A truly bizarre low-budget effort from writer-director John Sayles, The Brother From Another Planet nearly topples over from the weight of its social commentary. Thankfully a sharp cast and goofy wit mostly keep the movie light on its feet.
Joe Morton stars as the title figure, whose spaceship crashes to earth in the opening scene—onto Ellis Island, as a matter of fact, to make sure we get the “illegal alien” allegory at work. The plight of immigrants is one thematic concern, then. When “The Brother” wanders into Harlem, the movie adds others: race relations; police brutality; and the drug trade, to name a few. The sociology works better when acknowledged in comic asides (“Green card my black ass,” a bar patron says when two officials demand identification) than when given an entire subplot. (The Brother’s tracking down of a white drug dealer takes up an awful lot of screen time in order to make the same point Super Fly managed in a single montage.)
Many of the best scenes have a barbershop feel.
Morton does some wonderful work in the lead role. Because The Brother can’t speak English, much of the performance is in pantomime. Yet rather than go for broad, fish-out-of-water jokes, he makes the character unassumingly odd. (After taking a bite of an apple he holds in one hand, he calmly does the same to the head of lettuce he’s holding in the other.) Bigger laughs do come at that bar, where a handful of regulars (including a priceless Bill Cobbs) riff on everything from satellite technology to The Brother’s place of origin. (“He looks like a man from a chain gang,” one of them says when he first stops in.) Many of the best scenes in The Brother From Another Planet have a similar, barbershop feel, where the cast is given an absurd situation and allowed to let loose.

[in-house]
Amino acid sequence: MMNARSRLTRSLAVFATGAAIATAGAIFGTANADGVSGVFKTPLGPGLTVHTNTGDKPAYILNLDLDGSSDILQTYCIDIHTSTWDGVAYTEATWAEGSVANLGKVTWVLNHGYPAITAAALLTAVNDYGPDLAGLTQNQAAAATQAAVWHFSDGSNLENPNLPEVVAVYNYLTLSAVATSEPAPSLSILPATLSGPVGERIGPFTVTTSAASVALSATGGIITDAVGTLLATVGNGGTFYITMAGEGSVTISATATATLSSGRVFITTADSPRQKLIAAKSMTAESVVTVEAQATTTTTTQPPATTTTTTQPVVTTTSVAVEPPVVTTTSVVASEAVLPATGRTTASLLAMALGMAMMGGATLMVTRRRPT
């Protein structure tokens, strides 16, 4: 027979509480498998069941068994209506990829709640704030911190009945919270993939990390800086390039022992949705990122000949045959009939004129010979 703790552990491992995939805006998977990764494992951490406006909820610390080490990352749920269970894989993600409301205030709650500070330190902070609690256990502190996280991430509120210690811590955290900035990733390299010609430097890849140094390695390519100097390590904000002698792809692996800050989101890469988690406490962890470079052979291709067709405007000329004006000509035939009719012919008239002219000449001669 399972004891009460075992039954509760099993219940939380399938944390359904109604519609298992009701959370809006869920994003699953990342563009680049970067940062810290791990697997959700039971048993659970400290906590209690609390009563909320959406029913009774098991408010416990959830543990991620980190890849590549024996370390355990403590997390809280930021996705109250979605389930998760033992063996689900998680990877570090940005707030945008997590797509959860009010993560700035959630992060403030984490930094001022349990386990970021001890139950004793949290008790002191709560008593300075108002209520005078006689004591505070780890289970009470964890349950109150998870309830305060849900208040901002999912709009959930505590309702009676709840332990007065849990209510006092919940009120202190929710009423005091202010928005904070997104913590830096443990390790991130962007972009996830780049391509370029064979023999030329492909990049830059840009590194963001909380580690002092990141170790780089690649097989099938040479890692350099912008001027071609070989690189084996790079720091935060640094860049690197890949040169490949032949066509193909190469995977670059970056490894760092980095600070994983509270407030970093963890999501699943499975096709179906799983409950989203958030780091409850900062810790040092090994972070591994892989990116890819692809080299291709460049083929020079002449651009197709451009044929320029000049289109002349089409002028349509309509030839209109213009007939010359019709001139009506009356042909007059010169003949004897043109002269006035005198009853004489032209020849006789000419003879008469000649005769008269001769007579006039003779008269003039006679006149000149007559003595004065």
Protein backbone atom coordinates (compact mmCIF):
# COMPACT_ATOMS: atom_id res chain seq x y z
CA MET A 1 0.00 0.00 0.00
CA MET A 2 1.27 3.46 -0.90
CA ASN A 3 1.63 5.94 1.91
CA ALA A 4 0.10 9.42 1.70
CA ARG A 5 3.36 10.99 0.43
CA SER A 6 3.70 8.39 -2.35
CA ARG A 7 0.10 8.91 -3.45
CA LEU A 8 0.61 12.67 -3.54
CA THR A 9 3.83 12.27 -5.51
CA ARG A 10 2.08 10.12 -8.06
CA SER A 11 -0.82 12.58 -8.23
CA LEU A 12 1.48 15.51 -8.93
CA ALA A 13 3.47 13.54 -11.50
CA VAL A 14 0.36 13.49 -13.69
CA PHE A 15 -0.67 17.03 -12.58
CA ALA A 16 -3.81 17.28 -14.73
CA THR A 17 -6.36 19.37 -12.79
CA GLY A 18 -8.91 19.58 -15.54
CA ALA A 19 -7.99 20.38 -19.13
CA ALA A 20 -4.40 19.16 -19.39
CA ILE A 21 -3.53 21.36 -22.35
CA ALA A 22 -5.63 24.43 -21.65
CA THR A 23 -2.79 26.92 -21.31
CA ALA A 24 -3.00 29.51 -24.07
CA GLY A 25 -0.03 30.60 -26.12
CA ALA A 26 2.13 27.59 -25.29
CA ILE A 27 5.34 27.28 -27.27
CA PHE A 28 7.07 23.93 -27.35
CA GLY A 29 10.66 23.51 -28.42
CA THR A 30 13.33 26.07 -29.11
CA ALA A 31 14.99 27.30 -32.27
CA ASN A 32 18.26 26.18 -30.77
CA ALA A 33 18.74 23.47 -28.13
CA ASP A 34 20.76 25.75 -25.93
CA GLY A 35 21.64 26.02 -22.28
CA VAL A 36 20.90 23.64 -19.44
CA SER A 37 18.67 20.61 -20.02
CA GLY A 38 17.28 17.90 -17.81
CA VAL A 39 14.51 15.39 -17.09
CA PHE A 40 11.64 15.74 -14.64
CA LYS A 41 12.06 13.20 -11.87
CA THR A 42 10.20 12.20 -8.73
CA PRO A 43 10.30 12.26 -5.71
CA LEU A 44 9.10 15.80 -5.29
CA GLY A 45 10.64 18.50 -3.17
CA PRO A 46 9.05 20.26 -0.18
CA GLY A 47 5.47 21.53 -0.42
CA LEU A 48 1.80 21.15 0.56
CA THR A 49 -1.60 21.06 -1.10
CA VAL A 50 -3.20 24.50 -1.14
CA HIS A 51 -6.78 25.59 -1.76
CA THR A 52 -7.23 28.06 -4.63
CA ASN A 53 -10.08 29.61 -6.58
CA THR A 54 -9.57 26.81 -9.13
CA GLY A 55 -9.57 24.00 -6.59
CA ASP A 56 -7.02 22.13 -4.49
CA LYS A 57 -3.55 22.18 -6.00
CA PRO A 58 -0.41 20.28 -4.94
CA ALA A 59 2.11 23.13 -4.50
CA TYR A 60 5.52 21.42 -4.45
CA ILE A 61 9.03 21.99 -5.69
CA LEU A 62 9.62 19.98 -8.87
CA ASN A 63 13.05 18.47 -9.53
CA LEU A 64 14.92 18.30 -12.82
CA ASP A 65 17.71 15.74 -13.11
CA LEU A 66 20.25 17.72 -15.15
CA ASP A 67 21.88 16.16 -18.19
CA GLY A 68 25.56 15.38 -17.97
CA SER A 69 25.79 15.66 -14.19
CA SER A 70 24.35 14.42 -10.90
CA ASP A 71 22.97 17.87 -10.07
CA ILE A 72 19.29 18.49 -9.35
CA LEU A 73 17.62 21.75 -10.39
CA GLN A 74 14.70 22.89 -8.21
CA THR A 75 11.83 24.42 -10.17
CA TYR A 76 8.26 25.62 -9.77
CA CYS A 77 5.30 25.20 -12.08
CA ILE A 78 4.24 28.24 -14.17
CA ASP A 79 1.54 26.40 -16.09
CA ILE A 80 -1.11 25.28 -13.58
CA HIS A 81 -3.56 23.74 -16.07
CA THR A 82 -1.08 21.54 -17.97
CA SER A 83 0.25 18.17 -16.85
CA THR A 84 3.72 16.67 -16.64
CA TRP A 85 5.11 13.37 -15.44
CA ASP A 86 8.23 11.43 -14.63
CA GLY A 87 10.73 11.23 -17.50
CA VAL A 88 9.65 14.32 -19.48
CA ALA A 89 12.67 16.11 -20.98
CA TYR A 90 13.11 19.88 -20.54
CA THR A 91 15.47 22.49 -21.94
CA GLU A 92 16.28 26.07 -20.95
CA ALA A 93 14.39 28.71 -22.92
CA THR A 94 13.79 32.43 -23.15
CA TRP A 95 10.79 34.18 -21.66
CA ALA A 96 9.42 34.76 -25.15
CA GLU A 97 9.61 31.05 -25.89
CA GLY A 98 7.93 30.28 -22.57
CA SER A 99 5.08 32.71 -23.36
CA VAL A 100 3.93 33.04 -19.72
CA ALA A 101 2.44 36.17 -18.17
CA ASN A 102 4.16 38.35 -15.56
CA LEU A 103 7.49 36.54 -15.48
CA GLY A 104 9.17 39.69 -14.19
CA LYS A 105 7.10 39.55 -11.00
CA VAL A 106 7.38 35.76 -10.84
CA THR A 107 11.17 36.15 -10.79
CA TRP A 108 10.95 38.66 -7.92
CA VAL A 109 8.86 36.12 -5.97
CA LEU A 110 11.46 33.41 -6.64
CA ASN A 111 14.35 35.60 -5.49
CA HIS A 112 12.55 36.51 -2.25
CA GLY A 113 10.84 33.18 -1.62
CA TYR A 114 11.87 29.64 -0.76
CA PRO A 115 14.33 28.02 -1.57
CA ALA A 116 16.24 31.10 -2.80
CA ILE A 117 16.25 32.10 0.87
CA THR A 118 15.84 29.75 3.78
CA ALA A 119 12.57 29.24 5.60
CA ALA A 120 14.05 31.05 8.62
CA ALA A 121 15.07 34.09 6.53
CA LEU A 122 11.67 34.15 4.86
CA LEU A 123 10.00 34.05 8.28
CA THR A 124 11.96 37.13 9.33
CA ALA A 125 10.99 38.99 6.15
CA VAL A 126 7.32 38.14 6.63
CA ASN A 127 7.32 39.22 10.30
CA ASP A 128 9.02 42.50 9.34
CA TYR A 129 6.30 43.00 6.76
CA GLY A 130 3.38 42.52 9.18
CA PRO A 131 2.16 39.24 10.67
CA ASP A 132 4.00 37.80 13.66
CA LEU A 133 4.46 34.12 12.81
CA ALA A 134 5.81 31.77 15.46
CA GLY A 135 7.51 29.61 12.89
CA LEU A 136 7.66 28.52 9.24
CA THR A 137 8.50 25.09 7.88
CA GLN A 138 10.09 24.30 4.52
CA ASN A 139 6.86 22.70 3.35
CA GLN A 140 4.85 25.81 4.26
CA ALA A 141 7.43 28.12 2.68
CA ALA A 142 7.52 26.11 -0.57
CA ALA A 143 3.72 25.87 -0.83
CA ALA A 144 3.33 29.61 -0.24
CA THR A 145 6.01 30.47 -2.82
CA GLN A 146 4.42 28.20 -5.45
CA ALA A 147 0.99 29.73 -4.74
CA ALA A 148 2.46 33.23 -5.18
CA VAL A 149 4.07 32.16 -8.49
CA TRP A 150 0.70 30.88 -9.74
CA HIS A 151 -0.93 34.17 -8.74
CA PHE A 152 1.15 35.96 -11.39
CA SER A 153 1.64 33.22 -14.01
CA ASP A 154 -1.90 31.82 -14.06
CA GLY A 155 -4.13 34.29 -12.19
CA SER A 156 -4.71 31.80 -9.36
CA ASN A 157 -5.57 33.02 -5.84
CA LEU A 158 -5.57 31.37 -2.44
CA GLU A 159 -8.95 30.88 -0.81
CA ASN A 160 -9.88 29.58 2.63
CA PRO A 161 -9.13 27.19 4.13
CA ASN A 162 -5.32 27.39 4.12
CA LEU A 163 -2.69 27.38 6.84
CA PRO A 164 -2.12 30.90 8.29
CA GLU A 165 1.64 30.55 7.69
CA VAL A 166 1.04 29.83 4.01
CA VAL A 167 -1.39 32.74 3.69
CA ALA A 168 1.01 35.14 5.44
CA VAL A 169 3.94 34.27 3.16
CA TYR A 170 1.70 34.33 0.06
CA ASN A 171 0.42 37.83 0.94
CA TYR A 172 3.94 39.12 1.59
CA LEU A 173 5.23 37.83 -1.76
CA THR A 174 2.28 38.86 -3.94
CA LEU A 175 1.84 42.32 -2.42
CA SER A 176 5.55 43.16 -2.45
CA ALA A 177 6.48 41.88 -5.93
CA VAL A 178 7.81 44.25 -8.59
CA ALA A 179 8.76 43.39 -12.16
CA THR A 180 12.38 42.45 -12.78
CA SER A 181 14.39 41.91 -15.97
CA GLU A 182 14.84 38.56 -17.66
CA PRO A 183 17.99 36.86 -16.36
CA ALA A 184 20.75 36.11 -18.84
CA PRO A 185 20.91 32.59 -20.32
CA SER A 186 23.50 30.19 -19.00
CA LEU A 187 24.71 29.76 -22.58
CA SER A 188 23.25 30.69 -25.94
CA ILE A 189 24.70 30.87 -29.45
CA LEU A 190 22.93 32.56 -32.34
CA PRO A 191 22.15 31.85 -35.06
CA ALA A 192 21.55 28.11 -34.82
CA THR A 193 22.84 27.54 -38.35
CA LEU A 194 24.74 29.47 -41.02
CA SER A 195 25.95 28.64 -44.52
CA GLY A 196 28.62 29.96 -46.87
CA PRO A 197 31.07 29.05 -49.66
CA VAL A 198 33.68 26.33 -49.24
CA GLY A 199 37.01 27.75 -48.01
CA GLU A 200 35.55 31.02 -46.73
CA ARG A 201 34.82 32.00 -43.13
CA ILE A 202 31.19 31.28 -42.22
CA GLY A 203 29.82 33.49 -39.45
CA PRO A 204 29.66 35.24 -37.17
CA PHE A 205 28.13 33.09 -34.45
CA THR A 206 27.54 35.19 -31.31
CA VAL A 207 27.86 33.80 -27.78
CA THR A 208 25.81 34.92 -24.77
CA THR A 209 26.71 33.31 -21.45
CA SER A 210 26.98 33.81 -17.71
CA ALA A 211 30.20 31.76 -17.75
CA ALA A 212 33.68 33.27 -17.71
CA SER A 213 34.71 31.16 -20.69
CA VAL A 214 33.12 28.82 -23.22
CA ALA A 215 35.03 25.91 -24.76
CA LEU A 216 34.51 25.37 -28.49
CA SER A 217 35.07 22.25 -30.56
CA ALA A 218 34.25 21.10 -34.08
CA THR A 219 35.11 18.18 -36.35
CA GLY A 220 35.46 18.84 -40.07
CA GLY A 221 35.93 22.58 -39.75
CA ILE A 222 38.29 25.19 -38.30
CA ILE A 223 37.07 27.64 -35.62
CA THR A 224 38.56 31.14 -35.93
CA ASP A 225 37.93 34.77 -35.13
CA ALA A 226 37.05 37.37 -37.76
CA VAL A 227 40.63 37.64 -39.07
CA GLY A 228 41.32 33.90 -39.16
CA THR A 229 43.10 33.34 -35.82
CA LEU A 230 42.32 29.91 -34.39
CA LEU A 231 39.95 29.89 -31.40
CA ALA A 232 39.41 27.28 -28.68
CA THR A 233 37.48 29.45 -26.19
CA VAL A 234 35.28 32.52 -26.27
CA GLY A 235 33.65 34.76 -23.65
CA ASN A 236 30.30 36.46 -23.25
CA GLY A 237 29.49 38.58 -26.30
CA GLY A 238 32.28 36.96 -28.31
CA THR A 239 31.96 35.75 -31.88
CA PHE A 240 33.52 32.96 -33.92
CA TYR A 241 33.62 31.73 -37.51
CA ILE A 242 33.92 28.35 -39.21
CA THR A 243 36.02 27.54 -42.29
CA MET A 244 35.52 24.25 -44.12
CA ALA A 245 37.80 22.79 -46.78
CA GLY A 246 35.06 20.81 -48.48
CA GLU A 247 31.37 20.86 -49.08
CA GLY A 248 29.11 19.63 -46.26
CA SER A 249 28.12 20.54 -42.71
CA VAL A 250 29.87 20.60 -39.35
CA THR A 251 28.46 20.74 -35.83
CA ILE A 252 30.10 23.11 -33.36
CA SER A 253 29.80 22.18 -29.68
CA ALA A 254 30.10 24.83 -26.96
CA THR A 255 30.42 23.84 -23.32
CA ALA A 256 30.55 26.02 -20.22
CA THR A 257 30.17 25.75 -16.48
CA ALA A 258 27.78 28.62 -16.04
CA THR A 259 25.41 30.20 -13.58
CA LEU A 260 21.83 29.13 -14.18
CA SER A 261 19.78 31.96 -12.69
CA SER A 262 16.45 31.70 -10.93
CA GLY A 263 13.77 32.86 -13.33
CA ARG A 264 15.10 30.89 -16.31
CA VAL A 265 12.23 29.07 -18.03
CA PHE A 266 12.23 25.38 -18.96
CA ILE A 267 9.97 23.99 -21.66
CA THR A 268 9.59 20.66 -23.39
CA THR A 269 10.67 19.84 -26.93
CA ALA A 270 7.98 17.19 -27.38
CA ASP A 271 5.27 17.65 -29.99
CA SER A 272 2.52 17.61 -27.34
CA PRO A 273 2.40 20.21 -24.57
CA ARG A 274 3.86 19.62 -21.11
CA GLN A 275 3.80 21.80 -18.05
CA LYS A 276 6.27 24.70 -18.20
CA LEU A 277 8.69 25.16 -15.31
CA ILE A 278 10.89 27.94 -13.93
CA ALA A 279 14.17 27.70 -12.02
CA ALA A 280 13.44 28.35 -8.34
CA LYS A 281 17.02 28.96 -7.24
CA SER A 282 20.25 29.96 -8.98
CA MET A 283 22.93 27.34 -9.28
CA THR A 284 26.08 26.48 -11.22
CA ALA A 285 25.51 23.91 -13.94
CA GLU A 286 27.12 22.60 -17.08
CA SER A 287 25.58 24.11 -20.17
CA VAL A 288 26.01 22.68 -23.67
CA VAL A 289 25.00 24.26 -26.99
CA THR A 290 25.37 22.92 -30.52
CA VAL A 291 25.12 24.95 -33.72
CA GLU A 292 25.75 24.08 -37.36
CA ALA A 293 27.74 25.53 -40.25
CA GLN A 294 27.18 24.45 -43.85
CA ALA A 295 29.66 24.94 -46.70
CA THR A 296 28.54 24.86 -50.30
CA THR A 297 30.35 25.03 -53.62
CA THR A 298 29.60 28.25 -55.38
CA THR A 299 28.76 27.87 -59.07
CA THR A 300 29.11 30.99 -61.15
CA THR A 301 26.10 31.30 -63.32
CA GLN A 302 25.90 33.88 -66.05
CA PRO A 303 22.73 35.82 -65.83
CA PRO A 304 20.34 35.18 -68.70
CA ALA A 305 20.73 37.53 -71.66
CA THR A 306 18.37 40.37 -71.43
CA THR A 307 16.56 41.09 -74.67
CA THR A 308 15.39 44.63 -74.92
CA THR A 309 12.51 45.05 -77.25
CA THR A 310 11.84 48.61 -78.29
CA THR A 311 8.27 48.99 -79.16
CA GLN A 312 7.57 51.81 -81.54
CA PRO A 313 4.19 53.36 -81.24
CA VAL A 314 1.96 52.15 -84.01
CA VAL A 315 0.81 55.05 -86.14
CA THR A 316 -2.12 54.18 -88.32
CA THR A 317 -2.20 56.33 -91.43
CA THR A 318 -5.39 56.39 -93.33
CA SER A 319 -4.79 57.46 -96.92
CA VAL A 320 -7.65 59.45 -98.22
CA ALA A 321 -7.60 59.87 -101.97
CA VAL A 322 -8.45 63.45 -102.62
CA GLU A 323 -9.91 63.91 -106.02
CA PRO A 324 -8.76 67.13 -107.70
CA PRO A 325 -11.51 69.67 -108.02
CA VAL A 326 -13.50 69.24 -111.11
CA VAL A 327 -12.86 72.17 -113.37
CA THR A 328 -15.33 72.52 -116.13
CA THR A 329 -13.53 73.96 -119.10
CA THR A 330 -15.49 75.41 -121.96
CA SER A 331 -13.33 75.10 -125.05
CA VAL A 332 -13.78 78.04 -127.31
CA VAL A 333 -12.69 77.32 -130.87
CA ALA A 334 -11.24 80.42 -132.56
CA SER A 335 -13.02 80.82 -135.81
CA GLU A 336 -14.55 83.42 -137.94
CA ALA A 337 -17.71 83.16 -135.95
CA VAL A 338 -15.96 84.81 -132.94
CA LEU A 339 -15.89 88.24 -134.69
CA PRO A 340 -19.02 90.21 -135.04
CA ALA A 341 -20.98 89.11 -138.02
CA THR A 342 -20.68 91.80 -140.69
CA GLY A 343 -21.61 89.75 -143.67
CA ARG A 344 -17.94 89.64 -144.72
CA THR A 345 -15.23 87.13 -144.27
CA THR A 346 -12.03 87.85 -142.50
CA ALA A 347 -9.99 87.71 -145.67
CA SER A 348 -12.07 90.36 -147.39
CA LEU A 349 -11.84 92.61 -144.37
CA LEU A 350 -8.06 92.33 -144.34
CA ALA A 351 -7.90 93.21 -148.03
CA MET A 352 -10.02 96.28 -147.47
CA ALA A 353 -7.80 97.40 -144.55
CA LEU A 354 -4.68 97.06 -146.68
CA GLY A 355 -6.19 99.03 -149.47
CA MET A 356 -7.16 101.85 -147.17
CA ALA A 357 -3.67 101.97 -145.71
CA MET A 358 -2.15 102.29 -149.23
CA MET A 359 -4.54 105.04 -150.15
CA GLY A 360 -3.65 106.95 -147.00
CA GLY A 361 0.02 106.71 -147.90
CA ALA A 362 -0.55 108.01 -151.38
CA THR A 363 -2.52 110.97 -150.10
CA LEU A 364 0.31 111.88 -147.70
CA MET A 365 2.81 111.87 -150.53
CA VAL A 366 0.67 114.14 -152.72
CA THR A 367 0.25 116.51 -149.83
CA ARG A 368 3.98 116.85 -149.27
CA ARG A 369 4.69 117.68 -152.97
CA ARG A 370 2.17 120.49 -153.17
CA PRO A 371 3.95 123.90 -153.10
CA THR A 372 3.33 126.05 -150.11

The plot, such as it is, kicks into gear with the arrival of two white men in black (David Strathairn and Sayles himself) who are revealed to be aliens in pursuit of The Brother. Though both are having fun (I like the alien screams they share), some of their scenes veer toward unintentional comedy. Sayles is a man of many talents—he also edited the film—but staging and filming fight sequences isn’t one of them.
The cinematography is by Ernest Dickerson, a Spike Lee collaborator who would go on to film some of Lee’s best features. He brings a vibrancy to the Harlem scenes here, while also creating some abstract lighting effects in that opening crash, in which The Brother’s cockpit feels like the inside of a Space Invaders arcade game. Also notable are the images of The Brother’s hands glowing with healing power. For all its silliness and satire, The Brother From Another Planet also offers some quieter moments, when this frightened visitor’s worried face is illumined by a soft, warm glow.